User Rating: 3 / 5

Star ActiveStar ActiveStar ActiveStar InactiveStar Inactive

TITLE – Window Internals at runtime

“OK, what window are you in?”

“The Spanner Controller window.”

So here I’m shooting for the browser, w_spanner_controller? Nope, no w_spanner anything. W_controller_spanner? Nope, no w_controller anything.

“OK, what’s in the titlebar?” I ask, my frustration growing.

“Untitled, what does that mean?”

Have you ever worked on a system that had literally hundreds of windows with names that are not intuitive? I’ve seen names like w_a13_6.

There are times that at runtime we would love to get information about a window from the user. If only there were a way…

This solution requires a two prong approach. It requires that you have a base class window and a base class menu (see the NOTE at the bottom). Let’s start with the window.


You need to create a user event that you will call from the menu (that’s why we start with the window, so the menu will have something to call).

I called my event ue_internals but of course you can call it whatever you like, flying_coat_hangers leaps to mind.

Now add the following code. Note that I’ve left out the header comments that I always provide. I did that so that you don’t have to wade through all that.

  1. string ls_display, ls_ancestors[]
  2. classDefinition lcd
  3. lcd = this.classDefinition
  4. classDefinition lcd_ancestor
  5. lcd_ancestor = create classDefinition


  1. string ls_name


  1. ls_name =
  2. ls_display = "Internal structure of " + lcd.libraryname + "." + this.title + " (" + ls_name + ")~r~n~r~n"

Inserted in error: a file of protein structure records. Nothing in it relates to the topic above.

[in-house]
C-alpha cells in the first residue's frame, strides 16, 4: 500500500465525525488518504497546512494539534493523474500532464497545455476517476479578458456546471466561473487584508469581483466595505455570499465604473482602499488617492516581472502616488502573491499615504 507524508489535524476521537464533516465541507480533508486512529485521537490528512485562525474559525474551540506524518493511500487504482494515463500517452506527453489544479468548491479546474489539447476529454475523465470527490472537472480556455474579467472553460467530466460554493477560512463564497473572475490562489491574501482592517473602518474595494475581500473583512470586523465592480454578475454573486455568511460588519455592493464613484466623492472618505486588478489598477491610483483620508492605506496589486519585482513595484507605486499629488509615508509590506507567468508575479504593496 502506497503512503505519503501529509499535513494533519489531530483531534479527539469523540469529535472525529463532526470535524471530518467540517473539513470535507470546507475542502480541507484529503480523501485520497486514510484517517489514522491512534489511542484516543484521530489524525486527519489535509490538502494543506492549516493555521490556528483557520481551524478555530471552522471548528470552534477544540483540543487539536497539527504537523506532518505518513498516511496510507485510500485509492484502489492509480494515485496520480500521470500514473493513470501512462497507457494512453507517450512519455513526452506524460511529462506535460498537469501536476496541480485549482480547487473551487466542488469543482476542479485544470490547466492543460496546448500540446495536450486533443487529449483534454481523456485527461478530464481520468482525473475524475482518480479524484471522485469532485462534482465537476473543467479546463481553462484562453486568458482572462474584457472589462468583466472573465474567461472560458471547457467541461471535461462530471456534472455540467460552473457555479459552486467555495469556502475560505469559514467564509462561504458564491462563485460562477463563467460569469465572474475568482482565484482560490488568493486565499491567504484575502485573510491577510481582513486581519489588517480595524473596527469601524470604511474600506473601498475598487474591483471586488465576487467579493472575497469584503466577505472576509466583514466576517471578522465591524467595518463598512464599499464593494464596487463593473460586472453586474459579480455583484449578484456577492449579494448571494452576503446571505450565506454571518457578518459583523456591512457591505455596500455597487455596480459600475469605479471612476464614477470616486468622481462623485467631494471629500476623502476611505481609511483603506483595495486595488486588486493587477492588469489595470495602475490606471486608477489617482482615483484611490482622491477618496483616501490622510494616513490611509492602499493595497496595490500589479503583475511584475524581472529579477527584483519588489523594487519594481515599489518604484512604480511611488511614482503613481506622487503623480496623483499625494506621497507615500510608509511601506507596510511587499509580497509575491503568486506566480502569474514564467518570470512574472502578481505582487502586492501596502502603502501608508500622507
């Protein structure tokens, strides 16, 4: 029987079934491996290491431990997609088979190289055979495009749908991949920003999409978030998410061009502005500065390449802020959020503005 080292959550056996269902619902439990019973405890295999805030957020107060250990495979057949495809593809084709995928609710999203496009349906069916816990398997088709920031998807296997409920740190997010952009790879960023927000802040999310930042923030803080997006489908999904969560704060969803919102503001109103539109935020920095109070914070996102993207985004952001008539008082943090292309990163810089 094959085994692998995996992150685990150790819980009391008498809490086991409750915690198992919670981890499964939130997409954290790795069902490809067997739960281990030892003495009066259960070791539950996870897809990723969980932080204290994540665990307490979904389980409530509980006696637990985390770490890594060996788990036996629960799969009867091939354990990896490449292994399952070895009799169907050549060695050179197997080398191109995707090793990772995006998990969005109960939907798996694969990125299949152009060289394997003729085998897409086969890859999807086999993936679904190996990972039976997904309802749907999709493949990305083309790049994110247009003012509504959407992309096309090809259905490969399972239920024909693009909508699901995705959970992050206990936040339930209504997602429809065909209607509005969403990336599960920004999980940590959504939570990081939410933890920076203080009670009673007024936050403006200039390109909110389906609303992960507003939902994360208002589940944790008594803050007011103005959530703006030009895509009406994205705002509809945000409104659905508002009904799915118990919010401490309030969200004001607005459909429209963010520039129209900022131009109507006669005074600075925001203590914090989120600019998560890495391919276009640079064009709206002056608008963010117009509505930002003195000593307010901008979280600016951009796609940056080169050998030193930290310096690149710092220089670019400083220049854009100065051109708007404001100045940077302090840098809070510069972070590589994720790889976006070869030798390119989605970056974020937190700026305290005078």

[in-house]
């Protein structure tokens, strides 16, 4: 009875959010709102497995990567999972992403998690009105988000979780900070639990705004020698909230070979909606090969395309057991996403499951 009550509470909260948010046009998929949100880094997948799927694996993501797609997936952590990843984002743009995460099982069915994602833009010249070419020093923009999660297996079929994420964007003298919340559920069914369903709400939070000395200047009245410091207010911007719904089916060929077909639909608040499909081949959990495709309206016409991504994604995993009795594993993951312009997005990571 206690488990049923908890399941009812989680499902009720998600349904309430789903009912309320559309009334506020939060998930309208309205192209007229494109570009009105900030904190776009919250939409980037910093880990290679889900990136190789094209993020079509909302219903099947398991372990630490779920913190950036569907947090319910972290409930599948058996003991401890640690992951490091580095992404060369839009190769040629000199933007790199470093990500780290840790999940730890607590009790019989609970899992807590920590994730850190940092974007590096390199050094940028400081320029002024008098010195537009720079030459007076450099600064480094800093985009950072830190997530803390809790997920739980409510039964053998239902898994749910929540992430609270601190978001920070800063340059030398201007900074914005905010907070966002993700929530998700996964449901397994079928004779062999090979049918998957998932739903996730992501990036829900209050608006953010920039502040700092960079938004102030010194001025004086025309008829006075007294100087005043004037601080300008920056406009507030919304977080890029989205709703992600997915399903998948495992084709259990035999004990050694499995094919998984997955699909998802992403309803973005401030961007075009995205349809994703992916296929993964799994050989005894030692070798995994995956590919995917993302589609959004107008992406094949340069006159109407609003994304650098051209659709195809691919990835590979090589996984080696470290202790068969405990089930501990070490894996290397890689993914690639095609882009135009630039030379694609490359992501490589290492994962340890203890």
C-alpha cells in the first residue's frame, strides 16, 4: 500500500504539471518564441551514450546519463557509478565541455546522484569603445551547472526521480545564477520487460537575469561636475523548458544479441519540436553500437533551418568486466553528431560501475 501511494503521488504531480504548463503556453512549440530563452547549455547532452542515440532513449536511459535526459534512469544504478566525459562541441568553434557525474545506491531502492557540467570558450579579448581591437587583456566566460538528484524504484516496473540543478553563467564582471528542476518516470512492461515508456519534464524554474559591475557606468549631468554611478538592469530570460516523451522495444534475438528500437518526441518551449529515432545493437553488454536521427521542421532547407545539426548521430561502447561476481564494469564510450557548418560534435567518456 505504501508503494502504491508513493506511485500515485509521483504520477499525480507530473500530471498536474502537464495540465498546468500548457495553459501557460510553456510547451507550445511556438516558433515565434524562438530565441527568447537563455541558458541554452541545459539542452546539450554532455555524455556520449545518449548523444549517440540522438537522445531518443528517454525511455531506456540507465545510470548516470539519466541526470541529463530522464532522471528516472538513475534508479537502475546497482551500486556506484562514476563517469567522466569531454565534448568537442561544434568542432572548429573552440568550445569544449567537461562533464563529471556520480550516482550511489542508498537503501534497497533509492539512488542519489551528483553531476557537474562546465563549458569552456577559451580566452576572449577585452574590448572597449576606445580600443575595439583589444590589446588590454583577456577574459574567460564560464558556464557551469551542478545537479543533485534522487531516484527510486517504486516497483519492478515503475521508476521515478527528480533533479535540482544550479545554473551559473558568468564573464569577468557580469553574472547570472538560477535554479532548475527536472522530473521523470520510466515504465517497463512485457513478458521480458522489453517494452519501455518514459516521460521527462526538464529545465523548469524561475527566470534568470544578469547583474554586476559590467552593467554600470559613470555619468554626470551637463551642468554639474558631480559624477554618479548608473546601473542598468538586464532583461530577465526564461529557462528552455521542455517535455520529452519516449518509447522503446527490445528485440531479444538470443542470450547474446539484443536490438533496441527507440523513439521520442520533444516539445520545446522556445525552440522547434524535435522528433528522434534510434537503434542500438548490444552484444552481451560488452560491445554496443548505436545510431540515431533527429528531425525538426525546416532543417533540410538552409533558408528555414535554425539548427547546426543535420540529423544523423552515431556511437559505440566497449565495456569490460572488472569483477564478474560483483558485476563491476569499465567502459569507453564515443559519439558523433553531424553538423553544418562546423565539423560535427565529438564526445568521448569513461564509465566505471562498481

3. // window heirarchy
  4. ls_ancestors[1] =
  5. lcd_ancestor = lcd.ancestor
  6. LS_display += "WINDOW HEIRARCHY~r~n"
  7. do while <> "window"
    1. ls_ancestors[upperbound(ls_ancestors) + 1] =
    2. lcd_ancestor = lcd_ancestor.ancestor
  8. loop


  1. int li_max, li_count
  2. li_max = upperbound(ls_ancestors)
  3. for li_count = li_max to 1 step -1
    1. ls_display += ls_ancestors[li_count]
    2. if li_count <> 1 then ls_display += "->"
  4. next
  5. ls_display += "~r~n~r~n"


  1. // Show the menu for this window
  2. ls_display += "Menu: " + this.menuname + "~r~n"


  1. // I added an instance array of string called is_debug_messages
  2. // so that at runtime I can display them here, cool?
  3. int li_messages, li_max_messages
  4. li_max_messages = upperbound(is_debug_messages)
  5. if li_max_messages > 0 then
    1. ls_display += "DEBUG:" + "~r~n"
    2. for li_messages = 1 to li_max_messages

i.ls_display += is_debug_messages[li_messages] + "~r~n"

  1. next
  2. ls_display += "~r~n"
  1. end if


  1. // Loop through the controls to find all the datawindows
  2. int li_control_count, li_current_control
  3. li_control_count = upperbound(control)
  4. datawindow ldw
  5. for li_current_control = 1 to li_control_count
    1. if control[li_current_control].typeOf() = datawindow! then

i.ldw = control[li_current_control]

ii.ls_display += "Datawindow: " + control[li_current_control].className() + "." + ldw.dataobject + "~r~n"

iii.ls_display += "Rows: [" + string(ldw.rowcount( )) + "]"

iv.ls_display += " Modified: " + string(ldw.modifiedcount( ))

v.ls_display += " Marked for deletion: " + string(ldw.deletedcount( )) + "~r~n~r~n"

  1. end if
  1. next